I hear faint voices in the back of my head that tell me that I, my cousin, and all the other young adults like us should just shut up and be grateful for even having a job at all. We should bloom where we’re planted, we should make ourselves indispensable to our employers so that they will promote us, and that we should keep working hard because that recipe for success still holds true if we’re just patient for a little while longer. Whoever says that sort of thing has truly never been in our shoes.

I am grateful that I am not out in the icy winter streets with my family. I am grateful that my work and paycheck keep my family alive, sheltered, clothed, and fed. I am doing everything that I can to bloom where I am right now, to keep learning and thinking and challenging myself every day. But my cousin and I, and many others like us, are under-employed for our talents and training yet considered “not experienced enough” for the jobs we were told we should be able to get for the asking. Our physical needs may be met, but we were raised to do more than go to work every day and do what someone else tells us to do. We were raised to discover and pursue our passions for learning and for making the world a better place. Far from being entitled, we simply want the opportunity to apply our knowledge and dedication and to prove ourselves to be contributors, to give back to our communities through our work. Now, at the time we imagined we’d be embarking on our journeys, we feel that we have reached a dead end, a no-man’s land of boring, stifling jobs and endless rounds of rejection letters. This treadmill wears away at our self-respect and hope for the future.

The problem I’ve identified isn’t just a problem for me, my cousin, and the other young adults who are adrift in that same ocean: It’s a problem for our whole society. When a generation of young people is stifled and told, endlessly, that they’re not good enough, we are wasting both the current talents and the future experience and wisdom of those people. When employers consistently choose the overqualified candidates because they’re a safe bet, they’re missing out on the fresh energy, enthusiasm, and dedication of the younger, less experienced candidates. We have a generation here who could be bringing just as much change and improvement to their work and to the world as their parents and grandparents did but who instead are told to shut up and be grateful for what they are given. That idea combined with rejection only reinforces the idea that something is wrong with us. The job postings we read and respond to say that we’re qualified, so why is it that we are rarely even called for interviews? We’re told that our cover letters are outstanding and our resumes impressive, but we’re consistently passed over for jobs that even we are overqualified for in favor of people with even more experience. How can we get the experience they say we lack if no one is willing to take a chance on us?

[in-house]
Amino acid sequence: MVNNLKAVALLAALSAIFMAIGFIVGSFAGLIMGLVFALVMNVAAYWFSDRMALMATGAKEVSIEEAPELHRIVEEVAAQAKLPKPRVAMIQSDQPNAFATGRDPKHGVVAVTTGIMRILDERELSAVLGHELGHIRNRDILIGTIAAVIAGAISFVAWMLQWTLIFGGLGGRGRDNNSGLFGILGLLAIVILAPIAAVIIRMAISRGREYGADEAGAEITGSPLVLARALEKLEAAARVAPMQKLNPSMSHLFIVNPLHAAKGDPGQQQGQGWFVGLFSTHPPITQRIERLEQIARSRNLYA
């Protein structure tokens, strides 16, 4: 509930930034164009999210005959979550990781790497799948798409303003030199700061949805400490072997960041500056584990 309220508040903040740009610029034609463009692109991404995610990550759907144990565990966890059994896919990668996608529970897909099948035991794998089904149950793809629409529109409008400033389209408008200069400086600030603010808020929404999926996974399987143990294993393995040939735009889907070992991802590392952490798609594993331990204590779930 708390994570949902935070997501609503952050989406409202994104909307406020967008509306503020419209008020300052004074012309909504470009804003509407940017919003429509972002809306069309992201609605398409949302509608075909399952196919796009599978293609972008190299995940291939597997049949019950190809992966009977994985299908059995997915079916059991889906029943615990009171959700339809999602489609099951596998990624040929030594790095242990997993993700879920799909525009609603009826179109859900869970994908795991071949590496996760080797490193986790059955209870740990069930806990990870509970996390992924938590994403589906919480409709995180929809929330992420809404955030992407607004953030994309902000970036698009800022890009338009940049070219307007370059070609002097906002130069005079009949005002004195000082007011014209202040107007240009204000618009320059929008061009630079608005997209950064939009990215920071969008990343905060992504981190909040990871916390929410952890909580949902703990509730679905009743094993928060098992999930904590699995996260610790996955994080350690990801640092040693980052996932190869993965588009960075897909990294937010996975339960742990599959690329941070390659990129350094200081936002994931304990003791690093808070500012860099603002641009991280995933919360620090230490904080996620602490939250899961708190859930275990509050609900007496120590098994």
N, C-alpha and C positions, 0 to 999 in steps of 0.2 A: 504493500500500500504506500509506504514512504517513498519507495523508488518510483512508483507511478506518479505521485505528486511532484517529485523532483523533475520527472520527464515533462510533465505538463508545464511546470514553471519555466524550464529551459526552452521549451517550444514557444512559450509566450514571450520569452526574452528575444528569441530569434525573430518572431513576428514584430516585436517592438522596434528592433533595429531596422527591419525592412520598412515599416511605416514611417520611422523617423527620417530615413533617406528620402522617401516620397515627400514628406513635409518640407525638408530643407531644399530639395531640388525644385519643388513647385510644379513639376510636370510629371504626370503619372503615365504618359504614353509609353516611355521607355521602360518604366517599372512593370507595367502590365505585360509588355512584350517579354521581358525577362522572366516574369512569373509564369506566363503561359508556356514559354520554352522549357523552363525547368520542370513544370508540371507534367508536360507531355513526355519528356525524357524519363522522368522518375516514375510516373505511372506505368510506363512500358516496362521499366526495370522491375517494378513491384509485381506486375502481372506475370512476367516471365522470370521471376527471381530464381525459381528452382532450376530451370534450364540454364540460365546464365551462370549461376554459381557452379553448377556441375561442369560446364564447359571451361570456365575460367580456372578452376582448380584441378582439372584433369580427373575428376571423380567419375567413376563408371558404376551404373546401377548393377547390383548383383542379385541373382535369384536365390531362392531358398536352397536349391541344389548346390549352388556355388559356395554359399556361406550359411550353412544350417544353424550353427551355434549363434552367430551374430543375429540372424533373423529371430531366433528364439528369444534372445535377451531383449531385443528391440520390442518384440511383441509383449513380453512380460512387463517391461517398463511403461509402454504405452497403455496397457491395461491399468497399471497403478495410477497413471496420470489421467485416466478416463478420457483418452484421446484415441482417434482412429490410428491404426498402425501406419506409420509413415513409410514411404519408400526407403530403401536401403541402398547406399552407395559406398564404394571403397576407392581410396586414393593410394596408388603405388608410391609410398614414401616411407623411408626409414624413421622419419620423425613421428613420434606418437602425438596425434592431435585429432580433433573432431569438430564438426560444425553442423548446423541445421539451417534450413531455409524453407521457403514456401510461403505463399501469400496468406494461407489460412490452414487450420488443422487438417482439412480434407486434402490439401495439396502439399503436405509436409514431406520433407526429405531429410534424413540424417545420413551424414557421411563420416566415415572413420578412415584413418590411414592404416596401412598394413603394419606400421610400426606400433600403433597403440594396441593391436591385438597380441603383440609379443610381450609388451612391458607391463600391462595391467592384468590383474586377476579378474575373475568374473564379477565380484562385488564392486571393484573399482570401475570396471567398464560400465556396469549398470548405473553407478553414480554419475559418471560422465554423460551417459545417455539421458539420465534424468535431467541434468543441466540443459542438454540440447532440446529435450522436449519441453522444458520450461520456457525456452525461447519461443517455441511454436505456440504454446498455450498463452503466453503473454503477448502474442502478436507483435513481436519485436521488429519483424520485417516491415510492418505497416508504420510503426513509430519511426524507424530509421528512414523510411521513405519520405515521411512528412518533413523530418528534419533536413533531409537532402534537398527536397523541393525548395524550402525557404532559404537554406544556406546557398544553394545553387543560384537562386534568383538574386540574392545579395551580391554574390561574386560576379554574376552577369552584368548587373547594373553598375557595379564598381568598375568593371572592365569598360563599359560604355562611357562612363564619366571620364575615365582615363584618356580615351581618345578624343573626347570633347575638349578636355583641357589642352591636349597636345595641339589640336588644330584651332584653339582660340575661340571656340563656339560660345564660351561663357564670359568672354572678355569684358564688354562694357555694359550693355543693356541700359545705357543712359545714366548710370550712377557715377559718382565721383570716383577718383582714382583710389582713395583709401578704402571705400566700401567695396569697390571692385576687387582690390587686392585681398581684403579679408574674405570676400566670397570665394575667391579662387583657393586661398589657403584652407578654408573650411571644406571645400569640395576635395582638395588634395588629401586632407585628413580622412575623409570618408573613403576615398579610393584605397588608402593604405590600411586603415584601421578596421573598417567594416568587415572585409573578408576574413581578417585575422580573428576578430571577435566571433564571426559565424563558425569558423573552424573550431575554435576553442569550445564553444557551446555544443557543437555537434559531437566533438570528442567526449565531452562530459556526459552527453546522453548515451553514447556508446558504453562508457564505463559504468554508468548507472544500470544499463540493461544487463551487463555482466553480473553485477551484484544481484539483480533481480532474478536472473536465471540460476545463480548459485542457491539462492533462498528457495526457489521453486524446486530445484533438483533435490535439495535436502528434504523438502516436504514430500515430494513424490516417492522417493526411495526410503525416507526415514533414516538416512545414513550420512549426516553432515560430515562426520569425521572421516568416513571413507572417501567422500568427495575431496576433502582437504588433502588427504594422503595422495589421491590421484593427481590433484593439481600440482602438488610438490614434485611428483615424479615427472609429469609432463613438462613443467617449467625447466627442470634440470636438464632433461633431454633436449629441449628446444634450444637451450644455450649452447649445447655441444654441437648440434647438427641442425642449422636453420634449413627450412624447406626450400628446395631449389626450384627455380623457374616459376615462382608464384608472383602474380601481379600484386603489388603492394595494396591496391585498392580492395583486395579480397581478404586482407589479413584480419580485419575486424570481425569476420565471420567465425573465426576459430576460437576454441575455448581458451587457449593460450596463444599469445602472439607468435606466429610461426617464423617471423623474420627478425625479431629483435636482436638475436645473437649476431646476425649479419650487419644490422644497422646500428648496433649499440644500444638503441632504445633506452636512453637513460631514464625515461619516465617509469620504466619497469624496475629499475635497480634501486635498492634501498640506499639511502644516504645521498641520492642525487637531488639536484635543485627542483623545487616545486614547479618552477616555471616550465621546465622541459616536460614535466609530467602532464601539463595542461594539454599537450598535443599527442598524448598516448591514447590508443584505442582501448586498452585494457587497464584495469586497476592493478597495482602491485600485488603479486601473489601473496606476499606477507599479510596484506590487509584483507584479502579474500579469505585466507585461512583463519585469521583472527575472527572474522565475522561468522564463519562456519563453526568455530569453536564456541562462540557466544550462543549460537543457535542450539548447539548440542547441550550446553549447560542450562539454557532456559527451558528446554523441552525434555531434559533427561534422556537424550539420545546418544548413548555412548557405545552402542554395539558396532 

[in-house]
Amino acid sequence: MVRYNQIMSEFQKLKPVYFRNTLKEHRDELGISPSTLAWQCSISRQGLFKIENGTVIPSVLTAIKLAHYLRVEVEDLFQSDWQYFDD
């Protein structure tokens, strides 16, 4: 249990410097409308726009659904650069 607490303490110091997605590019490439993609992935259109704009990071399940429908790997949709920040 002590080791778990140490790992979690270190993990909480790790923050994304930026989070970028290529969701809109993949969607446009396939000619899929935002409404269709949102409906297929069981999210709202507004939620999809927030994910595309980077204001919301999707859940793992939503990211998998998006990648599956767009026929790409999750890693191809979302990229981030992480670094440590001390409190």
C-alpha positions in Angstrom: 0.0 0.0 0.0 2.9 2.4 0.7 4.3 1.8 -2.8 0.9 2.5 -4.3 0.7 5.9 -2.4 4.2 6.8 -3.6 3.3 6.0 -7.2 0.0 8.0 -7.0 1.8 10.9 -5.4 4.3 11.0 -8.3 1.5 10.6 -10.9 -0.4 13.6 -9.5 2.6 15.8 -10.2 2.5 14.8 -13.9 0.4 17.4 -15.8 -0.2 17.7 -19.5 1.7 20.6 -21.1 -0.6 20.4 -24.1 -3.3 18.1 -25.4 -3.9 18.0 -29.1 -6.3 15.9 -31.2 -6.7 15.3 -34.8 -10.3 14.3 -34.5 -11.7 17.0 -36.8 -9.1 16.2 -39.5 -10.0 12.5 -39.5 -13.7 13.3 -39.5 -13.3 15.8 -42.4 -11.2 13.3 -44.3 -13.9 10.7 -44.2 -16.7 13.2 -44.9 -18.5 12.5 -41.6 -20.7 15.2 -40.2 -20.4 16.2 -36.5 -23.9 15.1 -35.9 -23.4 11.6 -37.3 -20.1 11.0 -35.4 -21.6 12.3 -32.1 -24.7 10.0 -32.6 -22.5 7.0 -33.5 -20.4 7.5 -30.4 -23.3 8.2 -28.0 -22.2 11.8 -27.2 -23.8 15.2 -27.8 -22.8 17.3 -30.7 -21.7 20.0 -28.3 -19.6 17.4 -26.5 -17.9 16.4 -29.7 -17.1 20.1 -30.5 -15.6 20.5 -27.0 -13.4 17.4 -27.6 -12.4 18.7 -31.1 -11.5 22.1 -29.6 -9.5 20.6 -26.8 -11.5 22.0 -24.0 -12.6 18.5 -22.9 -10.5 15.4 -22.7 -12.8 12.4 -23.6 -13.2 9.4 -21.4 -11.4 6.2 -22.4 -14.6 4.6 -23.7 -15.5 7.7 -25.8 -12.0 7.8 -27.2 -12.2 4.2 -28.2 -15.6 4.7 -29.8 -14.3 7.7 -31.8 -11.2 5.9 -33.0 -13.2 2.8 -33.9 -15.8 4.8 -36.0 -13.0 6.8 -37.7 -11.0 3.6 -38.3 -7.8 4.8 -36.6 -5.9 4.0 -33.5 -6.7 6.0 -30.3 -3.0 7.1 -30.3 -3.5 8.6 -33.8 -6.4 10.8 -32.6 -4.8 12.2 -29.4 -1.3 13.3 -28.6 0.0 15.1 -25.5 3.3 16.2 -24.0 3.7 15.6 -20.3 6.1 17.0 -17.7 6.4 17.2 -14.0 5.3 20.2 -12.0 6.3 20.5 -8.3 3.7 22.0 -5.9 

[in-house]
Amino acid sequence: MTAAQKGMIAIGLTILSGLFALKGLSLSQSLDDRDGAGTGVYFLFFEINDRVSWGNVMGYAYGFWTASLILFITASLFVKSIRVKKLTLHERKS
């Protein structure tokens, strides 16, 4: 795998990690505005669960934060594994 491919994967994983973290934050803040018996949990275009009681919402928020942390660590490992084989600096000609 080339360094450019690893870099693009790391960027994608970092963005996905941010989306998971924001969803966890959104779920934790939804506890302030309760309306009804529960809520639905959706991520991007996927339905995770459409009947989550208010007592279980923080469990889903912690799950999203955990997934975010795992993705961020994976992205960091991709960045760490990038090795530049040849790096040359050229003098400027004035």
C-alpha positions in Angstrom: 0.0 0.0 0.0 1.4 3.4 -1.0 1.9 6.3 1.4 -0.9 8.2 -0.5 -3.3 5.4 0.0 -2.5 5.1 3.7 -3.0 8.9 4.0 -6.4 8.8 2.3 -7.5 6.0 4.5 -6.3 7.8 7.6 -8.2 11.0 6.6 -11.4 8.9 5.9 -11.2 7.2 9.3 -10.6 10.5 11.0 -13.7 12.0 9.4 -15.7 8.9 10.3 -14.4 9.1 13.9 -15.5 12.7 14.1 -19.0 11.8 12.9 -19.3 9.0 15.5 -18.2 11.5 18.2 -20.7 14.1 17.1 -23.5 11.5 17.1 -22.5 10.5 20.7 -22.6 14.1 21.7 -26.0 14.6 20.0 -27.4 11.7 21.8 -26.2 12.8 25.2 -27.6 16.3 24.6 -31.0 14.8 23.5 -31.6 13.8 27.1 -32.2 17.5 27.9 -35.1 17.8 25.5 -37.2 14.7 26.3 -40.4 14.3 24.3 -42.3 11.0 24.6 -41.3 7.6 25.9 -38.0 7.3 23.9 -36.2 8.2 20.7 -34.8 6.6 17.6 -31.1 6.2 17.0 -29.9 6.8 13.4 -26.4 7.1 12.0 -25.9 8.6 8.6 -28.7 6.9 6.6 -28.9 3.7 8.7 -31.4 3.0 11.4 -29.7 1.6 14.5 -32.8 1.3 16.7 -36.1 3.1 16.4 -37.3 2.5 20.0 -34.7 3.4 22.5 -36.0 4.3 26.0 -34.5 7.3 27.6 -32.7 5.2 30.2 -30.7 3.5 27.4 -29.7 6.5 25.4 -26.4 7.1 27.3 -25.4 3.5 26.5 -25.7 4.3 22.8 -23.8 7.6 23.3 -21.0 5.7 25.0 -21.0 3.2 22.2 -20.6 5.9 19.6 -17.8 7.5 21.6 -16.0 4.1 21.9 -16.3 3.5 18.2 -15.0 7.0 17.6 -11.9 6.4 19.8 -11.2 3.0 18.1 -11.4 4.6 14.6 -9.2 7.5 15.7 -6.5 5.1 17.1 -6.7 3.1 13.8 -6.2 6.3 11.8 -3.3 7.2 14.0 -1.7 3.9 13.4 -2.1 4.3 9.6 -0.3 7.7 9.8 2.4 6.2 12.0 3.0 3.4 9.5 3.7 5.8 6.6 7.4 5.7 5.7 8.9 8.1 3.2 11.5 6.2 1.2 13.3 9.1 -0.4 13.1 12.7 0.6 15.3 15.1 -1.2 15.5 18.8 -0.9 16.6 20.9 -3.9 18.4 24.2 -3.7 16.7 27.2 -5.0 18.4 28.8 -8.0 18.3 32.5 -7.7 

It’s hard not to be bitter. I’ve only just started extricating myself from the rat race and the emotions that are fresh for my cousin today are not so stale for me, too. But I don’t want to be bitter. I want to be the creative, empowered person I have worked to become; more on that for another day. I don’t know what the future holds for any of us, whether we choose to keep applying for jobs or whether we choose to explore other ways of living and working, but I do know that there’s no fail-proof recipe for success for my generation. The way out starts by recognizing that “hard work + education = a successful career” does not apply to us the way it applied to past generations. The way out will be different for everyone, but it involves finding or creating a new definition of success and applying hard work and dedication in the service of that new thing.


My son’s first birthday cake is in the oven. Just writing that makes me feel a little breathless and dizzy. The growth and changes a human being goes through in his first year are nothing short of astonishing. This year didn’t go as fast as everyone said it would go. It went faster. Right now I feel like I skipped an entire year and got picked up in 2011, pregnant, and suddenly set down here… with the memories of this year implanted in my brain. The rest of this post is for Fire, someday.

Dear Fire,

Happy First Birthday! Wow, look at you go! You took your first solo steps a little more than a week ago and I love watching you grow steadier on your feet daily.

You’ll probably ask me someday what you were like when you were little. Well, you love feeding yourself, cuddling with Mama and Daddy, chasing the kitty, and clapping. You think it’s a great game to put your toys in our mouths and make us walk you in circles around the house. We haven’t yet found a food that you don’t like, except pureed green beans. Whole beans are fine! I’m with you on that pureed business… gross.

Two of the first things you learned to do were growl, thanks to Daddy’s favorite “I’m gonna eat you!” jokes, and turn pages in your books. Just yesterday you pulled the diapers out of the dryer and handed them to Daddy for folding, one by one. What a good helper! You’ve always loved being upright as much as possible. Before you could sit, you did crunches trying to figure out how to sit up. You like to play with Daddy’s electric guitar and have also learned to clap in time to a beat. Your favorite toy is a little music player that plays themes from classical pieces.

You love nursing. Nothing else will help if that’s what you want. Even through all the trouble we had at the beginning, you’ve always loved nursing. I can tell that things are starting to change, though: you don’t need to nurse to sleep every night and you are less interested in it during the day. Today you had your first cow milk and gave it an enthusiastic round of applause (which made your Dairy Princess grandma ecstatic!), which probably means that Mama doesn’t have to pump so much anymore. It feels like the beginning of the end of something that we fought tooth and nail to be able to continue in the first place, and that’s sad for me. I had to figure out how to make it work; now I have to figure out how to let it go, little by little. I hope that you’ll give me plenty of time to work through that! I’m with Grandma on the cow milk, though. For anybody who isn’t still nursing on his own mama, it’s “nature’s most perfect food”. Yum!